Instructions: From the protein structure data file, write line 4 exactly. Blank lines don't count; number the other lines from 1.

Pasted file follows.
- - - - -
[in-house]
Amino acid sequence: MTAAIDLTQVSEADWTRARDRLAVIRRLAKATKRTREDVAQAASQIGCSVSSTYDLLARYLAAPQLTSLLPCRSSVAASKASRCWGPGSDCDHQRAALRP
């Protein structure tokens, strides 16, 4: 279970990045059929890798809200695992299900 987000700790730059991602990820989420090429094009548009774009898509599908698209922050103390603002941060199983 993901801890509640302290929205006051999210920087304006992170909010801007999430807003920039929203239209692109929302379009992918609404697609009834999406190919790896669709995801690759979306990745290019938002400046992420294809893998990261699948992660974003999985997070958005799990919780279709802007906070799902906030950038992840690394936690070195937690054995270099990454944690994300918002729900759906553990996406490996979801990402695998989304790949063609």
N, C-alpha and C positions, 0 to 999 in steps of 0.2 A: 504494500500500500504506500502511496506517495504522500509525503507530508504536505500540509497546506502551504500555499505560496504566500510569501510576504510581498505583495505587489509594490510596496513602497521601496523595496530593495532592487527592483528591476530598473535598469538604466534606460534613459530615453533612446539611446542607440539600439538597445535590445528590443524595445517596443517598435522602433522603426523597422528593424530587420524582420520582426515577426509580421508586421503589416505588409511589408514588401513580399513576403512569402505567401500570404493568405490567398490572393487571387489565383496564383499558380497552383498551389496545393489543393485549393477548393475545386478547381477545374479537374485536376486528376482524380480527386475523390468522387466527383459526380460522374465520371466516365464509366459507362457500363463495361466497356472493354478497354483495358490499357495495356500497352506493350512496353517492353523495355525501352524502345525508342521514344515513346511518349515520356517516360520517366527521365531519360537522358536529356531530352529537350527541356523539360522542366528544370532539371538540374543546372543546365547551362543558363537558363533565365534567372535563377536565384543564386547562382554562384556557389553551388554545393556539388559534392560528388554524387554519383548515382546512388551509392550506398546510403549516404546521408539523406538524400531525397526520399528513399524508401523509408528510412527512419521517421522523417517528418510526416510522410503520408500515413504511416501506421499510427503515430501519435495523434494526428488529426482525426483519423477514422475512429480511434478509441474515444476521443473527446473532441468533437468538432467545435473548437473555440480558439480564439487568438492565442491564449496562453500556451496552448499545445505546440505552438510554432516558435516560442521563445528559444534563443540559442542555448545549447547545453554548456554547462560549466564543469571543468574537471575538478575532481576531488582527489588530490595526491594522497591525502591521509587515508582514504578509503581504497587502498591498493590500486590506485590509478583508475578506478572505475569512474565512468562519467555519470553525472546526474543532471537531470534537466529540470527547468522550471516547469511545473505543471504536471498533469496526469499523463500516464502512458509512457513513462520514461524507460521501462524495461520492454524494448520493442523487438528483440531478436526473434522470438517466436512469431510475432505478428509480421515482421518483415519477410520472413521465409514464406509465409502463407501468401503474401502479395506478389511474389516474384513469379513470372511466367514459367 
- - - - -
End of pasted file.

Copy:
N, C-alpha and C positions, 0 to 999 in steps of 0.2 A: 504494500500500500504506500502511496506517495504522500509525503507530508504536505500540509497546506502551504500555499505560496504566500510569501510576504510581498505583495505587489509594490510596496513602497521601496523595496530593495532592487527592483528591476530598473535598469538604466534606460534613459530615453533612446539611446542607440539600439538597445535590445528590443524595445517596443517598435522602433522603426523597422528593424530587420524582420520582426515577426509580421508586421503589416505588409511589408514588401513580399513576403512569402505567401500570404493568405490567398490572393487571387489565383496564383499558380497552383498551389496545393489543393485549393477548393475545386478547381477545374479537374485536376486528376482524380480527386475523390468522387466527383459526380460522374465520371466516365464509366459507362457500363463495361466497356472493354478497354483495358490499357495495356500497352506493350512496353517492353523495355525501352524502345525508342521514344515513346511518349515520356517516360520517366527521365531519360537522358536529356531530352529537350527541356523539360522542366528544370532539371538540374543546372543546365547551362543558363537558363533565365534567372535563377536565384543564386547562382554562384556557389553551388554545393556539388559534392560528388554524387554519383548515382546512388551509392550506398546510403549516404546521408539523406538524400531525397526520399528513399524508401523509408528510412527512419521517421522523417517528418510526416510522410503520408500515413504511416501506421499510427503515430501519435495523434494526428488529426482525426483519423477514422475512429480511434478509441474515444476521443473527446473532441468533437468538432467545435473548437473555440480558439480564439487568438492565442491564449496562453500556451496552448499545445505546440505552438510554432516558435516560442521563445528559444534563443540559442542555448545549447547545453554548456554547462560549466564543469571543468574537471575538478575532481576531488582527489588530490595526491594522497591525502591521509587515508582514504578509503581504497587502498591498493590500486590506485590509478583508475578506478572505475569512474565512468562519467555519470553525472546526474543532471537531470534537466529540470527547468522550471516547469511545473505543471504536471498533469496526469499523463500516464502512458509512457513513462520514461524507460521501462524495461520492454524494448520493442523487438528483440531478436526473434522470438517466436512469431510475432505478428509480421515482421518483415519477410520472413521465409514464406509465409502463407501468401503474401502479395506478389511474389516474384513469379513470372511466367514459367 